Fabrazyme – uses, health risks, and side effects at NaturalPedia.com

Wednesday, September 05, 2018 by

Fabrazyme (generic name: agalsidase beta) is an artificial form of the naturally-occurring alpha-galactosidase A enzyme. This drug is used to treat Fabry disease, a deficiency of the alpha-galactosidase A enzyme. It works by lowering stores of globotriaosylceramide (GL-3) in the kidneys and certain other cells in the body. Fabrazyme is administered into a vein through an intravenous injection, typically given once every two weeks.

This drug may be harmful to people with heart problems and those who are allergic to Fabrazme or have antibodies to the medication. Fabrazyme may also interact with other drugs, such as prescription and over-the-counter medicines, vitamins, and herbal products.

Known side effects of Fabrazyme

Taking Fabrazyme can cause an allergic reaction to some people. Get immediate medical assistance if you have any of these signs of an allergic reaction:

  • Difficulty swallowing, chest discomfort, trouble breathing, feeling light-headed
  • Skin rash, hives, flushing – warmth, redness, or tingly feeling
  • Swelling of the face, lips, tongue, or throat

Most people using Fabrazyme develop antibodies to agalsidase beta and many will develop symptoms of an infusion reaction (side effects that develop during the injection). Watch out any of these signs of an infusion reaction and immediately ask for medical help:

  • A light-headed feeling, like you might pass out
  • Chest pain, fast or slow heart rate, feeling short of breath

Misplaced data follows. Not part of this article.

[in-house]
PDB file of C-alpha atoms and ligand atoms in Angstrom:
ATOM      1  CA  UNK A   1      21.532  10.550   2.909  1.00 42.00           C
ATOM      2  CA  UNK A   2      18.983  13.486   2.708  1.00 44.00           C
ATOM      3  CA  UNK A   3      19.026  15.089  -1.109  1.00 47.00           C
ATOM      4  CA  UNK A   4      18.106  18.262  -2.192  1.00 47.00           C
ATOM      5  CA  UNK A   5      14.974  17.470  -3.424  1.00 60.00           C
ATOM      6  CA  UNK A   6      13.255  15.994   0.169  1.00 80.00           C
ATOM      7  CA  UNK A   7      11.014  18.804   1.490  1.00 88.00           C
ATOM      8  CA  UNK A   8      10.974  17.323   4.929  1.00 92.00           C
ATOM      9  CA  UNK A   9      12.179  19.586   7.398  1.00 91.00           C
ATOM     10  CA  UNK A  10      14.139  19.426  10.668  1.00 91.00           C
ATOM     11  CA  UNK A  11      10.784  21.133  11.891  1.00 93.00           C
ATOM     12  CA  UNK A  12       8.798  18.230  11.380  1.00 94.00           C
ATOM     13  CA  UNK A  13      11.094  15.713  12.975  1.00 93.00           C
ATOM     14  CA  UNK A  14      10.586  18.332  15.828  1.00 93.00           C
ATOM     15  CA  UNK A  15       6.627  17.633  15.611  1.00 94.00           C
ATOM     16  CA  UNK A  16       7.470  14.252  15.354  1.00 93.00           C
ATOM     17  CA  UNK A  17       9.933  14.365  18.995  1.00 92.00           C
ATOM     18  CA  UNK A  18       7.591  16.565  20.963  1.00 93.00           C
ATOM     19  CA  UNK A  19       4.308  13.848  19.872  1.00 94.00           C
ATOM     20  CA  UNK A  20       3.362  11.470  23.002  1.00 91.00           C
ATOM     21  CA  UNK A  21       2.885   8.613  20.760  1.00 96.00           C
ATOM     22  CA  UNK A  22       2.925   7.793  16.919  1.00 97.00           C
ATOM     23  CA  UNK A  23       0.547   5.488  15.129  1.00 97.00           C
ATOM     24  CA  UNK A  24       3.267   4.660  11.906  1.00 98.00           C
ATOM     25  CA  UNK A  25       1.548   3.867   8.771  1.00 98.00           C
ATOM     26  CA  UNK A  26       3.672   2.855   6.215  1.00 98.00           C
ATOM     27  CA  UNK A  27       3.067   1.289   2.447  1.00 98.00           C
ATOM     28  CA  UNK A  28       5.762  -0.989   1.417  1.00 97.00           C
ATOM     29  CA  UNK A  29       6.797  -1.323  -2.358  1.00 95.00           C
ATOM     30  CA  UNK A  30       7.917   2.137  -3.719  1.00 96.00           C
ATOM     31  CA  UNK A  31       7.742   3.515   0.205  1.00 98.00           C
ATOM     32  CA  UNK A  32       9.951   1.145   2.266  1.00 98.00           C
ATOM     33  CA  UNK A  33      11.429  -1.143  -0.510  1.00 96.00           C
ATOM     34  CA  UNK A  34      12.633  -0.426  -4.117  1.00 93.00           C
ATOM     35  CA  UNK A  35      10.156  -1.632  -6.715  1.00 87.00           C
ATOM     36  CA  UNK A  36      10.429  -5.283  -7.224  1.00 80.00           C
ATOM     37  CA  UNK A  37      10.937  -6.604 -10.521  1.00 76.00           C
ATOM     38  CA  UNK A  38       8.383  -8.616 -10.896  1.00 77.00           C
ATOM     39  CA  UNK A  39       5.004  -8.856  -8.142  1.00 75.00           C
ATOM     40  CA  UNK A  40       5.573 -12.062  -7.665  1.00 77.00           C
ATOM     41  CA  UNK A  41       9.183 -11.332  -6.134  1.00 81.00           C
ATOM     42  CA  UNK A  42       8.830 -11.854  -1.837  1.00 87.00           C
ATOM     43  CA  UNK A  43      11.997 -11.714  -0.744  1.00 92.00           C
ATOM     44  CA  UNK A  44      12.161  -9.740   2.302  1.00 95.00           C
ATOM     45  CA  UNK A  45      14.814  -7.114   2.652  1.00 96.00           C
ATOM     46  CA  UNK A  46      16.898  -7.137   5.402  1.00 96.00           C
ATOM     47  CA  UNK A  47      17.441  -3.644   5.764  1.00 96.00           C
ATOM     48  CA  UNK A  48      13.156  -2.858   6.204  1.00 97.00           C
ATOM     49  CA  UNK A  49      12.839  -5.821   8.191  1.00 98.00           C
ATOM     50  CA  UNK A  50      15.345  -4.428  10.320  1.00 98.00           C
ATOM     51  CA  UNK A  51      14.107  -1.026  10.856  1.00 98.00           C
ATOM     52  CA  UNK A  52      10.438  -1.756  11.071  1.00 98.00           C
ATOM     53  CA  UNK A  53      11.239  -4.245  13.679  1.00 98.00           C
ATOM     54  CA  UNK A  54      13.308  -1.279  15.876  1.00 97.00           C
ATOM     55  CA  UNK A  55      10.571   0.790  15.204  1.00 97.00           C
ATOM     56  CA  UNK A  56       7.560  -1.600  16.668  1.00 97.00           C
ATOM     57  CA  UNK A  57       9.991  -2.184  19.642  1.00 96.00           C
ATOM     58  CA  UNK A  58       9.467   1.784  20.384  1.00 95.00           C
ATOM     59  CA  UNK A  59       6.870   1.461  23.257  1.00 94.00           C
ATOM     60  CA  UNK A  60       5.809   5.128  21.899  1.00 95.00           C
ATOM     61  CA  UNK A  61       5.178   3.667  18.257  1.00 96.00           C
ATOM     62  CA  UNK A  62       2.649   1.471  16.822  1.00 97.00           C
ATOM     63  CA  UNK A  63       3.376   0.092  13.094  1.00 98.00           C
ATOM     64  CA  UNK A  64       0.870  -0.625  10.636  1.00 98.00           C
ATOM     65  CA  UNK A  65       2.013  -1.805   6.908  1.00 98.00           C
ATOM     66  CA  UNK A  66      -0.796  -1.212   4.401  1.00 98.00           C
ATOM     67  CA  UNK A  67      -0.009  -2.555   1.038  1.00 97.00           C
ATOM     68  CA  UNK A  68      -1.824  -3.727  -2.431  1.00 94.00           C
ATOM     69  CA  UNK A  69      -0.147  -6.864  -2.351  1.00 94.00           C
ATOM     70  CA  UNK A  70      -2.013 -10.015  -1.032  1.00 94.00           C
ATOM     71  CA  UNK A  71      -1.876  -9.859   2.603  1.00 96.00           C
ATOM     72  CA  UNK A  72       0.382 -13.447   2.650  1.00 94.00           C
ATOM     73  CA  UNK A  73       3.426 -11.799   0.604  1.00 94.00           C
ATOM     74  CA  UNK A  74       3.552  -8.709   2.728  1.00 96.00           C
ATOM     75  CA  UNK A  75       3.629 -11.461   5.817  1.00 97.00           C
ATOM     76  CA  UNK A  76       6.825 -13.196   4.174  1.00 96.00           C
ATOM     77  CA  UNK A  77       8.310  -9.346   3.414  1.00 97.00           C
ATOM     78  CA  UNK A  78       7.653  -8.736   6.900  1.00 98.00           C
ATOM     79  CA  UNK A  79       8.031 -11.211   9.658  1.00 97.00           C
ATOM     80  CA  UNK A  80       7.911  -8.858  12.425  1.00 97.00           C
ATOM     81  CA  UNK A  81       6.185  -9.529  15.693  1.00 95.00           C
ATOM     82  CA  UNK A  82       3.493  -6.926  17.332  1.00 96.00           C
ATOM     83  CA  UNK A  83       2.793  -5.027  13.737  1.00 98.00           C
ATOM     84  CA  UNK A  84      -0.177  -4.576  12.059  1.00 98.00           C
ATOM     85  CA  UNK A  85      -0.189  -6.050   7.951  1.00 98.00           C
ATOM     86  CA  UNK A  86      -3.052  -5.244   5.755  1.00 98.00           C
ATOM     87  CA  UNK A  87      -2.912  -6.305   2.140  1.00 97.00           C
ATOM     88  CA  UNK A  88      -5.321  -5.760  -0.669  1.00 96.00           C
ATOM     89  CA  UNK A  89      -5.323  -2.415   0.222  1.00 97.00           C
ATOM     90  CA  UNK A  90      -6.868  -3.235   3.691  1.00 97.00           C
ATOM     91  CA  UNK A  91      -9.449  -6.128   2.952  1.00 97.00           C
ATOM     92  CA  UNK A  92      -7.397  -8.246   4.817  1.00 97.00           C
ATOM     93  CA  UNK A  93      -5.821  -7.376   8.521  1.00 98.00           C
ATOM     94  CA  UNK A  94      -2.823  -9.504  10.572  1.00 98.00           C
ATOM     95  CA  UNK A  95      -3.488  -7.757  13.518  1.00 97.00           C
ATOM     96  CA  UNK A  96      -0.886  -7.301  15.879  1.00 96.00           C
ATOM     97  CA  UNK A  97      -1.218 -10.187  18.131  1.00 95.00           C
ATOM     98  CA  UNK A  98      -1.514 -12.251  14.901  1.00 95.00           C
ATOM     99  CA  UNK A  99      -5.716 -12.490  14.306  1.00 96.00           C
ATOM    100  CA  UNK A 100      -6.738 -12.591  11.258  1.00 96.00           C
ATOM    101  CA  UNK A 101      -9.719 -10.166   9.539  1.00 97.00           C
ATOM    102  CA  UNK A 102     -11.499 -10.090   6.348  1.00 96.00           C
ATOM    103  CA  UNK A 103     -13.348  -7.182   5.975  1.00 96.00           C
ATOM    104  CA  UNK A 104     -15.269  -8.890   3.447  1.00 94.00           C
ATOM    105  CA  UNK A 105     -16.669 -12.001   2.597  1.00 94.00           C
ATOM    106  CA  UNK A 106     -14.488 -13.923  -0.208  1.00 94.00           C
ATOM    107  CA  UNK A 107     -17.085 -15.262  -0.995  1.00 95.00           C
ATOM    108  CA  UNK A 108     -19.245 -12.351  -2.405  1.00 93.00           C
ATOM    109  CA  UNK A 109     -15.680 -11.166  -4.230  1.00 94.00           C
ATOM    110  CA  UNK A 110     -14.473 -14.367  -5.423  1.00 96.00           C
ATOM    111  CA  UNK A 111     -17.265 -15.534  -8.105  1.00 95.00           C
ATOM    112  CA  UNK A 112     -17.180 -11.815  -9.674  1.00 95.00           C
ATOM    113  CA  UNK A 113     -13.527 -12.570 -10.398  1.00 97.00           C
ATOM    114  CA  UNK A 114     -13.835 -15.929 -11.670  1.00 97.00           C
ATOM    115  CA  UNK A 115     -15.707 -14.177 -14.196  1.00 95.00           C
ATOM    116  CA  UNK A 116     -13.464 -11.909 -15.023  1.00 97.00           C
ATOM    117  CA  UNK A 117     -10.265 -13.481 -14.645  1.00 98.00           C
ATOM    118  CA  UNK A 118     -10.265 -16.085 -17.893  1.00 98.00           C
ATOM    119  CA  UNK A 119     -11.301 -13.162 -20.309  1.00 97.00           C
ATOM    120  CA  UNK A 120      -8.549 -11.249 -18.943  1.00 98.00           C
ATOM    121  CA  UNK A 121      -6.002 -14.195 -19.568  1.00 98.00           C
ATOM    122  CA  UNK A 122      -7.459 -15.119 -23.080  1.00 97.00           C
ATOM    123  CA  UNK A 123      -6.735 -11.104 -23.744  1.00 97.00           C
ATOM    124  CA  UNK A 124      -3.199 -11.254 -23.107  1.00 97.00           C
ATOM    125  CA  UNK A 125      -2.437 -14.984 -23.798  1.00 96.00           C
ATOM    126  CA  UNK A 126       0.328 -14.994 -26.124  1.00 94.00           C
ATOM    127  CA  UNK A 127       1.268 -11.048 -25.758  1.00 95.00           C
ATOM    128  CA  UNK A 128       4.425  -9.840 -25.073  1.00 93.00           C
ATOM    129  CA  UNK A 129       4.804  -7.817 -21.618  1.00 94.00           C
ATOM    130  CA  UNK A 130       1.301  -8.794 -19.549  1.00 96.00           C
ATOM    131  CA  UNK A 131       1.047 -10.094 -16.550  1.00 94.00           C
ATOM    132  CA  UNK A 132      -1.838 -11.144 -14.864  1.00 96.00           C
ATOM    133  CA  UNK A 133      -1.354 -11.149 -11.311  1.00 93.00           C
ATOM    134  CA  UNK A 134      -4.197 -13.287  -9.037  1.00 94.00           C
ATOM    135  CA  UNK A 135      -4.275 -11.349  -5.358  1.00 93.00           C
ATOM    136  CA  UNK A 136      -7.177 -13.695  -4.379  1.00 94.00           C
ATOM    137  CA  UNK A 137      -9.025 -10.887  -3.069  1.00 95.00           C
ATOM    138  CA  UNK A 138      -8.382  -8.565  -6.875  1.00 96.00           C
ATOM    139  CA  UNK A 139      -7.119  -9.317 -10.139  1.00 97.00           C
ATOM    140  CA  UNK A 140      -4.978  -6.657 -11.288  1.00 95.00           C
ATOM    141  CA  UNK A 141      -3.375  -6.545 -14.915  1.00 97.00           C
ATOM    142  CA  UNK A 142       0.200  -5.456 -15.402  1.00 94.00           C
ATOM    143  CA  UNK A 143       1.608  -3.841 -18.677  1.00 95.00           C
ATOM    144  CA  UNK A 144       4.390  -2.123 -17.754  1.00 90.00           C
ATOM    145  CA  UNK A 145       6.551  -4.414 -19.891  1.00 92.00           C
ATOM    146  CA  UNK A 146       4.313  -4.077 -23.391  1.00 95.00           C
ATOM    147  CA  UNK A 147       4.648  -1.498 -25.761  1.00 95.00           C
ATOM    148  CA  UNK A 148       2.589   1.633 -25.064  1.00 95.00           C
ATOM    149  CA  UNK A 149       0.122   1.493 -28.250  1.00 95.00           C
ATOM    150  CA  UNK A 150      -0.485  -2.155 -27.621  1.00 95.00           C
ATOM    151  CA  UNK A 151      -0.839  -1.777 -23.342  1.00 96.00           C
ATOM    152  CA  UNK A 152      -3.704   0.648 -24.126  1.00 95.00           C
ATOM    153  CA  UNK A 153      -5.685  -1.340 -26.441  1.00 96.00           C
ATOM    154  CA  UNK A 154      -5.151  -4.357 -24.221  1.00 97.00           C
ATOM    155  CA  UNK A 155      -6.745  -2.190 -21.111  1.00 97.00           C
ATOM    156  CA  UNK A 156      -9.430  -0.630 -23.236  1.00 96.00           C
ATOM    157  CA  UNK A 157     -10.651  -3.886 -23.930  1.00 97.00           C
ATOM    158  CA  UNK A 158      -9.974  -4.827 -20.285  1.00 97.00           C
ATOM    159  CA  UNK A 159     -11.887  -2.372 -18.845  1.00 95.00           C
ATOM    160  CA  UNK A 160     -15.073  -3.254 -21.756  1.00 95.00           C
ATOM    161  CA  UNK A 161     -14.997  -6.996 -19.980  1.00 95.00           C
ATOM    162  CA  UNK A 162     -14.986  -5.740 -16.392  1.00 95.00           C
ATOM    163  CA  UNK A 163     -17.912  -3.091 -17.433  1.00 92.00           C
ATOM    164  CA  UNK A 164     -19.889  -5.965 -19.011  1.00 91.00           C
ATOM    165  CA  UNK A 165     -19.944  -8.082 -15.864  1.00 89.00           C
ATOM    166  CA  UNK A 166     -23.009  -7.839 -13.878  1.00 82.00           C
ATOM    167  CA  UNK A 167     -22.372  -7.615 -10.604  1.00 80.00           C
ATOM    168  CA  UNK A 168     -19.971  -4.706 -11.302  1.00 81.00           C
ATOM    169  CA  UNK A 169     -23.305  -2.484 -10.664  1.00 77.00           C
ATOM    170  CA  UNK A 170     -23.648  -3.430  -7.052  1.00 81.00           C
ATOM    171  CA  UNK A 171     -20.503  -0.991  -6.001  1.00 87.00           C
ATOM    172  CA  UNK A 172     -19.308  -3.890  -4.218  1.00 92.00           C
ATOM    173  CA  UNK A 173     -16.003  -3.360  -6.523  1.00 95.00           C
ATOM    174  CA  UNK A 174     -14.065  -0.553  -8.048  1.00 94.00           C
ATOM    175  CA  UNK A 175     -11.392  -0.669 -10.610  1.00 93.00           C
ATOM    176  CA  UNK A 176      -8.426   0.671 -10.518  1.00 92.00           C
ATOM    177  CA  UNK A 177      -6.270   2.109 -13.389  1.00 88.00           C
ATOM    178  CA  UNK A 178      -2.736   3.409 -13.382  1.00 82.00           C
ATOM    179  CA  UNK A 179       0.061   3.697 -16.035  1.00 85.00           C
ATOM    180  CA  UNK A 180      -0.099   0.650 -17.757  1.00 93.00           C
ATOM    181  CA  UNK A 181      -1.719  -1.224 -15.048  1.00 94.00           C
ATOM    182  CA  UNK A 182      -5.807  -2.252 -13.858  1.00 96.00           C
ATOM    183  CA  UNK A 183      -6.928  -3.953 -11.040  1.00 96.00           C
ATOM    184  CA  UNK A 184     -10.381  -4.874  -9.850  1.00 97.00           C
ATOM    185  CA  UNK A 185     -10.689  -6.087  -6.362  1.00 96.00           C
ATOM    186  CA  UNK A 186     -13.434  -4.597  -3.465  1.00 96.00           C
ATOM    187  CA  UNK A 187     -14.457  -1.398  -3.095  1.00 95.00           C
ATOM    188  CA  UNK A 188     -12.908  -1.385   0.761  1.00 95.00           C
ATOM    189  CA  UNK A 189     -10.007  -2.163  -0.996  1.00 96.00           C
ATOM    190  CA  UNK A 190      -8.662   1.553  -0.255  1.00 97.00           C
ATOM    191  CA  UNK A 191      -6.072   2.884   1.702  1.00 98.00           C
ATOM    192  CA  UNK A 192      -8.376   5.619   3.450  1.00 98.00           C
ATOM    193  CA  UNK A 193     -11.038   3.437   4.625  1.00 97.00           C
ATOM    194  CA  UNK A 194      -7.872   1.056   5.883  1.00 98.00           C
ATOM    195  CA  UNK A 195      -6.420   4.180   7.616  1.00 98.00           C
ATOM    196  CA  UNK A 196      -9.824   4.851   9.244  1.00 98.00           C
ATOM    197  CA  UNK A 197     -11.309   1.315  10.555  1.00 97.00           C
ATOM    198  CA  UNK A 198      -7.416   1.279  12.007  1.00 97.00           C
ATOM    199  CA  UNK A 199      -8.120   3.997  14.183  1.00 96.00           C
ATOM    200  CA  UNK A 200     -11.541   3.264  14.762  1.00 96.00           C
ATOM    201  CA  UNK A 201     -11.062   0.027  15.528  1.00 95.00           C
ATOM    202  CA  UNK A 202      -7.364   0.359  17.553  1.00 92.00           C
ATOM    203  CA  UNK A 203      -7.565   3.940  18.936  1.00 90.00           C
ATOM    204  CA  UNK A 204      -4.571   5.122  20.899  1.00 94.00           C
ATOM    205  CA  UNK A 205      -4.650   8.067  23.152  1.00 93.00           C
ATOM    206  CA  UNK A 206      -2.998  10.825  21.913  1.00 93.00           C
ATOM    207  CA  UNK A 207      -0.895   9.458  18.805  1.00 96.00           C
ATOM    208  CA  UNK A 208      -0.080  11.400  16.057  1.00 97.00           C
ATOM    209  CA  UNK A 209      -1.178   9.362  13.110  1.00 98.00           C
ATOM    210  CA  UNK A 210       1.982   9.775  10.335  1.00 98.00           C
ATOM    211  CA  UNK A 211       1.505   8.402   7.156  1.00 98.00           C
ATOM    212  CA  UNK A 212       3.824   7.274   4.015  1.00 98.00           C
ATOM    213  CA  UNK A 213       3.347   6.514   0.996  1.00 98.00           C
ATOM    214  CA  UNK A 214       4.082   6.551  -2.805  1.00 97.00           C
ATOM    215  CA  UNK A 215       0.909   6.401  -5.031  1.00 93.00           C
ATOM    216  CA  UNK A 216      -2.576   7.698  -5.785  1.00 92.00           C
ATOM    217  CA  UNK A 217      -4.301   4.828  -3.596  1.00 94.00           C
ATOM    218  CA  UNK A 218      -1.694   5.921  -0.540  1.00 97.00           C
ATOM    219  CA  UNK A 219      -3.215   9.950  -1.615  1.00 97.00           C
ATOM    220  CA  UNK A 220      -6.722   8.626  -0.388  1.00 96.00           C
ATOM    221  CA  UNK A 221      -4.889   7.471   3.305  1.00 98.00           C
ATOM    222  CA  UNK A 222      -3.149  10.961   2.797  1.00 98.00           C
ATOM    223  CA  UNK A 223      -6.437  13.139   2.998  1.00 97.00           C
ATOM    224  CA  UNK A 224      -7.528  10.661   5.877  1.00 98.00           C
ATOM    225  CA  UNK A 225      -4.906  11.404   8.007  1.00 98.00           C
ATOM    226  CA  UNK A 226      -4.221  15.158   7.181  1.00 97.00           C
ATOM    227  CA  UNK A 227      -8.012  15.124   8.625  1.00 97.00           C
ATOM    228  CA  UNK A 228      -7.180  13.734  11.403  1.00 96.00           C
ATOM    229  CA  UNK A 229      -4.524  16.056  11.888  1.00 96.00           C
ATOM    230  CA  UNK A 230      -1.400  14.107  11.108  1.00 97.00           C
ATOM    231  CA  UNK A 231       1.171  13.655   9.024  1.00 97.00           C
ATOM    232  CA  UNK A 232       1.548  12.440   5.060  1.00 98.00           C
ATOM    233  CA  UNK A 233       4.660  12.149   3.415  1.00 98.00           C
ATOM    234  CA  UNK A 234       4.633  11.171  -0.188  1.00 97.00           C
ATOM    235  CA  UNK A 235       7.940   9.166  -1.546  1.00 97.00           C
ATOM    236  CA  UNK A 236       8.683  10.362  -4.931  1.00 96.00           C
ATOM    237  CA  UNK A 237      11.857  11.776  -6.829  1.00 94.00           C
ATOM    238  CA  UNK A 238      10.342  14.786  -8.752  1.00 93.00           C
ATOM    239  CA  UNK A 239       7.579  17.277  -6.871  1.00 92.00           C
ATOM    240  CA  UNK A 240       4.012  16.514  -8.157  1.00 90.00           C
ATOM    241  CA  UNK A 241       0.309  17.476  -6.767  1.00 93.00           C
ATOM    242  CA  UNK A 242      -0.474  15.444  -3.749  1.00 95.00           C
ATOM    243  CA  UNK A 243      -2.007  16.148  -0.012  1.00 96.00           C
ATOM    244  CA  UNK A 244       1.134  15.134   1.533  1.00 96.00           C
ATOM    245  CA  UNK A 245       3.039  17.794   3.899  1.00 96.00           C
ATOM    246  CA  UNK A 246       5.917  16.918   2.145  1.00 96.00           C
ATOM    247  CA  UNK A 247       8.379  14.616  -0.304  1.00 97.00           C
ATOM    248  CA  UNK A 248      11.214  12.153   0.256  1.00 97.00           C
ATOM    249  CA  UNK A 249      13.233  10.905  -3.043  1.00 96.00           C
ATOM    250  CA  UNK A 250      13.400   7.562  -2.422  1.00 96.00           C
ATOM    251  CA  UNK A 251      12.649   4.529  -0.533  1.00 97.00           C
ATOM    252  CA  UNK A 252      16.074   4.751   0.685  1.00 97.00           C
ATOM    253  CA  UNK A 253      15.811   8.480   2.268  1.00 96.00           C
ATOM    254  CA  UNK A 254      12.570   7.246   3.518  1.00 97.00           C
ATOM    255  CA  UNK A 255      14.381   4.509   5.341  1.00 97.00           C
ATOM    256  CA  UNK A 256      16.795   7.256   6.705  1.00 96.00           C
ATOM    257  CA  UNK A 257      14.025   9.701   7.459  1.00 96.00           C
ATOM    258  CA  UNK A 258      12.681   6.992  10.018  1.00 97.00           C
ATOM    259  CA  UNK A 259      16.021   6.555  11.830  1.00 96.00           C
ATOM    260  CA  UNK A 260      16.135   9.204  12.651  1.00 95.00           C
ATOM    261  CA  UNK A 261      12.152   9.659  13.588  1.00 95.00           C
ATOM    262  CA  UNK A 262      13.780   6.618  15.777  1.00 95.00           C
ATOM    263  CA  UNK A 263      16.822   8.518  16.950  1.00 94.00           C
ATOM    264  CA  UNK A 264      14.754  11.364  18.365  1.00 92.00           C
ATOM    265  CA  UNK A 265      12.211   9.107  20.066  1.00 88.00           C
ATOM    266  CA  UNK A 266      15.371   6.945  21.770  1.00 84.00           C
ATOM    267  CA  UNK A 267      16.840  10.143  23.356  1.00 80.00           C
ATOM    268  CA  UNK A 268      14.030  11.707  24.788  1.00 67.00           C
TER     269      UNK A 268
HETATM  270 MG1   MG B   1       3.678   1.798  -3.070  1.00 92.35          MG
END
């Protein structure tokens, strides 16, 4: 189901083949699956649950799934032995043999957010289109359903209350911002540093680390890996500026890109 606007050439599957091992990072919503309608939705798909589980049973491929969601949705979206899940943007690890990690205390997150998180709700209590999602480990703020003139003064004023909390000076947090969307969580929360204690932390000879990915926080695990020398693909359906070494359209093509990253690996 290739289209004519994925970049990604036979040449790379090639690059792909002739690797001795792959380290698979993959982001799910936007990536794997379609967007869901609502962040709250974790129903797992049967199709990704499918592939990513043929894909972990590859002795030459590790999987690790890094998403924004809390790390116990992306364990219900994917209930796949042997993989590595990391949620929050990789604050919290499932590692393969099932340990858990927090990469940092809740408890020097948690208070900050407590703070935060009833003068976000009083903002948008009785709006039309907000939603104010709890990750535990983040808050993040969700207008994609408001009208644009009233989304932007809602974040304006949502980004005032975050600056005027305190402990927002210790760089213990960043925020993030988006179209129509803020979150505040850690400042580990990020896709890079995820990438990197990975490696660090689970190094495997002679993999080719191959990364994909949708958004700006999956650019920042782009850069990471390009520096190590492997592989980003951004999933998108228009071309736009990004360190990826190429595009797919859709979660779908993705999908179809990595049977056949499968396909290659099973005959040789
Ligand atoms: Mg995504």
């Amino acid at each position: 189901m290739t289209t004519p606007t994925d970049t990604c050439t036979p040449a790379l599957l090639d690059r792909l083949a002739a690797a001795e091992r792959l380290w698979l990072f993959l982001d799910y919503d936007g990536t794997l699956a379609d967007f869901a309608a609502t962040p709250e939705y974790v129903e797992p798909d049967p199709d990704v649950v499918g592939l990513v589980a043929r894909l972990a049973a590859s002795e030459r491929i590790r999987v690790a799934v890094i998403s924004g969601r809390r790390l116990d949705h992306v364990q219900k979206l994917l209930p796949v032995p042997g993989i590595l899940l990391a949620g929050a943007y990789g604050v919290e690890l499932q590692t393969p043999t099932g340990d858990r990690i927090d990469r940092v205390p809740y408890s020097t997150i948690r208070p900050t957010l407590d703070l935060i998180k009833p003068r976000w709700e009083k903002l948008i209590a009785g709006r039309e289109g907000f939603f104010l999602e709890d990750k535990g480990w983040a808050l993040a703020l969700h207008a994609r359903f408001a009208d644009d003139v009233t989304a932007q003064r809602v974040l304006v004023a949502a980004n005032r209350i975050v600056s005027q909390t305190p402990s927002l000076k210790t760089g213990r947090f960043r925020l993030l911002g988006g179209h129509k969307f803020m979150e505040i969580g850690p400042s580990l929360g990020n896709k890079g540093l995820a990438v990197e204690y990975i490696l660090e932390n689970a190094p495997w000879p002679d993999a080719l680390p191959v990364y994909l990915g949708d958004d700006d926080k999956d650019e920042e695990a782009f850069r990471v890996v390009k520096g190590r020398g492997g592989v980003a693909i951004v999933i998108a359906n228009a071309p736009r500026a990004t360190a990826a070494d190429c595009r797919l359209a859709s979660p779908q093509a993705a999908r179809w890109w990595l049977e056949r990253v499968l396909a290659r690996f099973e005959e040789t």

• Fever, headache, chills, stuffy nose, muscle pain, back pain, dizziness, drowsiness, tired feeling
  • Nausea, vomiting, tight feeling in your throat, stomach pain, diarrhea
  • Pale skin, feeling hot or cold, itching, numbness or tingly feeling, swelling in your hands or feet

Body systems that may be harmed by Fabrazyme

The body systems that may be harmed by Fabrazyme include the cardiovascular, gastrointestinal, integumentary, immune, nervous, musculoskeletal, and nervous systems.

Food items or nutrients that may prevent side effects of Fabrazyme

The following food items can help treat and prevent chills, one of the side effects of Fabrazyme:

  • Chicken soup: Chicken soup can help with chills, flu, and other respiratory tract infections.
  • Herbal tea: Herbal tea with a teaspoon of honey can be therapeutic for the chills.
  • Lemon and hot water: Combining lemon, honey, half a teaspoon of grated ginger, and hot water can help with chills. Lemon and ginger contain antioxidant properties and are commonly used for medicinal purposes.
  • Warm foods: In traditional Chinese medicine, consuming warm foods is often recommended, highlighting the internal warming effect of food instead of the actual temperature of food.

Treatments, management plans for side effects of Fabrazyme

The following are some of the natural treatments for some of the side effects of Fabrazyme:

  • Dizziness, one of the side effects of Fabrazyme, can be treated by drinking water; incorporating fresh or ground ginger into diet, drinking ginger, or taking it in supplement form; eating foods rich in vitamin C, such as oranges, grapefruits, strawberries, and bell peppers; eating vitamin E-rich foods, including wheat germ, seeds, nuts, kiwis, and spinach; eating foods rich in vitamin B6, such as pistachios, tuna, turkey, lean pork, prunes, and apricots; or consuming iron-rich foods, such as red meat, poultry, beans, and dark leafy greens.
  • Fever, another side effect of Fabrazyme, can be treated naturally by consuming basil, ginger, garlic, cilantro leaves, grapes, or apple cider vinegar.

Where to learn more

Summary

Fabrazyme (generic name: agalsidase beta) is an artificial form of the naturally-occurring alpha-galactosidase A enzyme.

Fabrazyme is used to treat Fabry disease.

Fabrazyme can cause an allergic reaction and an infusion reaction.

Fabrazyme harms the cardiovascular, gastrointestinal, integumentary, immune, nervous, musculoskeletal, and nervous systems.

Sources include:

Drugs.com 1

Drugs.com 2

EverydayHealth.com

Home-Remedies-For-You.com

Healthline.com

Food.NDTV.com



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